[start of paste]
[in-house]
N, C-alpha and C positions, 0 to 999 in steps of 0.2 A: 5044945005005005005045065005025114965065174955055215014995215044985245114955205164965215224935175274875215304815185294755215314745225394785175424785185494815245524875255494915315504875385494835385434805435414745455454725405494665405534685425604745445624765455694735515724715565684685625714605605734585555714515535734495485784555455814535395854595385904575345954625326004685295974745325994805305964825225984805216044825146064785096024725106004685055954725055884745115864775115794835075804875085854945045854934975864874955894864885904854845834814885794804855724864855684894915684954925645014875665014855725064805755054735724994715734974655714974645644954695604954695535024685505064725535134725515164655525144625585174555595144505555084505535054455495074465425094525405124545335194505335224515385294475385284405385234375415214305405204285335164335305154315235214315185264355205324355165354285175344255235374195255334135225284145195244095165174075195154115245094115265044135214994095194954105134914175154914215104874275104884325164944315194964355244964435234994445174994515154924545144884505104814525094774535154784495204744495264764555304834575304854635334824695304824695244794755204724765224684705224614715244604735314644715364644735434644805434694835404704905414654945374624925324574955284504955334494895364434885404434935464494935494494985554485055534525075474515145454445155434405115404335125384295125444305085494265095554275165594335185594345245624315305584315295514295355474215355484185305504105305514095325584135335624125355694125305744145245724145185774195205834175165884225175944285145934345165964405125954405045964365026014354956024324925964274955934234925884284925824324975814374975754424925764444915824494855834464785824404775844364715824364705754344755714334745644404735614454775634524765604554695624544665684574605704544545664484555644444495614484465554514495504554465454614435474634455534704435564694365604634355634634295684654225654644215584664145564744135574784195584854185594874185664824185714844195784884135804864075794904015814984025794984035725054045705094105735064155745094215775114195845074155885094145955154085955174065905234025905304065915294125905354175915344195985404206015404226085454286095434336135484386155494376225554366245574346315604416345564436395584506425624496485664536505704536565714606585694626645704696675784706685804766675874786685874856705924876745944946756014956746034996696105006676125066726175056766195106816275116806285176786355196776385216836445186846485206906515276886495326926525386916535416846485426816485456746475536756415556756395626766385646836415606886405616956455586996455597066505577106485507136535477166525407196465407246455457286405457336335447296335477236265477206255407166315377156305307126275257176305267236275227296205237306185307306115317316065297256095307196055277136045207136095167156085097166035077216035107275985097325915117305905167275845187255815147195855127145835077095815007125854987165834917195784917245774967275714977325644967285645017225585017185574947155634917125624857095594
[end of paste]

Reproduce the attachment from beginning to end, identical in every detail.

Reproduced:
[in-house]
N, C-alpha and C positions, 0 to 999 in steps of 0.2 A: 5044945005005005005045065005025114965065174955055215014995215044985245114955205164965215224935175274875215304815185294755215314745225394785175424785185494815245524875255494915315504875385494835385434805435414745455454725405494665405534685425604745445624765455694735515724715565684685625714605605734585555714515535734495485784555455814535395854595385904575345954625326004685295974745325994805305964825225984805216044825146064785096024725106004685055954725055884745115864775115794835075804875085854945045854934975864874955894864885904854845834814885794804855724864855684894915684954925645014875665014855725064805755054735724994715734974655714974645644954695604954695535024685505064725535134725515164655525144625585174555595144505555084505535054455495074465425094525405124545335194505335224515385294475385284405385234375415214305405204285335164335305154315235214315185264355205324355165354285175344255235374195255334135225284145195244095165174075195154115245094115265044135214994095194954105134914175154914215104874275104884325164944315194964355244964435234994445174994515154924545144884505104814525094774535154784495204744495264764555304834575304854635334824695304824695244794755204724765224684705224614715244604735314644715364644735434644805434694835404704905414654945374624925324574955284504955334494895364434885404434935464494935494494985554485055534525075474515145454445155434405115404335125384295125444305085494265095554275165594335185594345245624315305584315295514295355474215355484185305504105305514095325584135335624125355694125305744145245724145185774195205834175165884225175944285145934345165964405125954405045964365026014354956024324925964274955934234925884284925824324975814374975754424925764444915824494855834464785824404775844364715824364705754344755714334745644404735614454775634524765604554695624544665684574605704544545664484555644444495614484465554514495504554465454614435474634455534704435564694365604634355634634295684654225654644215584664145564744135574784195584854185594874185664824185714844195784884135804864075794904015814984025794984035725054045705094105735064155745094215775114195845074155885094145955154085955174065905234025905304065915294125905354175915344195985404206015404226085454286095434336135484386155494376225554366245574346315604416345564436395584506425624496485664536505704536565714606585694626645704696675784706685804766675874786685874856705924876745944946756014956746034996696105006676125066726175056766195106816275116806285176786355196776385216836445186846485206906515276886495326926525386916535416846485426816485456746475536756415556756395626766385646836415606886405616956455586996455597066505577106485507136535477166525407196465407246455457286405457336335447296335477236265477206255407166315377156305307126275257176305267236275227296205237306185307306115317316065297256095307196055277136045207136095167156085097166035077216035107275985097325915117305905167275845187255815147195855127145835077095815007125854987165834917195784917245774967275714977325644967285645017225585017185574947155634917125624857095594